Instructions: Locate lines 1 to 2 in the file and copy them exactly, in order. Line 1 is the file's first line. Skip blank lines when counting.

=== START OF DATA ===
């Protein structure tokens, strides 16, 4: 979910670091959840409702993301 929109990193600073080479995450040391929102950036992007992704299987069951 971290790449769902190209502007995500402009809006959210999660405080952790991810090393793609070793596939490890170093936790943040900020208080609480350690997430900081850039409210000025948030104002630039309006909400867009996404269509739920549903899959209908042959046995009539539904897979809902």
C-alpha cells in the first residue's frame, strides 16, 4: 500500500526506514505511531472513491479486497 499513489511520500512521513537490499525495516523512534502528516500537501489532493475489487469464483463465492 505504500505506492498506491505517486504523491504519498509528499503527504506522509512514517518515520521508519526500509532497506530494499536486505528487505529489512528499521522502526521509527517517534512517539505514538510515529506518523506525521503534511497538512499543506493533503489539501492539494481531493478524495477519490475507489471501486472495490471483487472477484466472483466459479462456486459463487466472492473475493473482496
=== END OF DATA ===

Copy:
């Protein structure tokens, strides 16, 4: 979910670091959840409702993301 929109990193600073080479995450040391929102950036992007992704299987069951 971290790449769902190209502007995500402009809006959210999660405080952790991810090393793609070793596939490890170093936790943040900020208080609480350690997430900081850039409210000025948030104002630039309006909400867009996404269509739920549903899959209908042959046995009539539904897979809902």
C-alpha cells in the first residue's frame, strides 16, 4: 500500500526506514505511531472513491479486497 499513489511520500512521513537490499525495516523512534502528516500537501489532493475489487469464483463465492 505504500505506492498506491505517486504523491504519498509528499503527504506522509512514517518515520521508519526500509532497506530494499536486505528487505529489512528499521522502526521509527517517534512517539505514538510515529506518523506525521503534511497538512499543506493533503489539501492539494481531493478524495477519490475507489471501486472495490471483487472477484466472483466459479462456486459463487466472492473475493473482496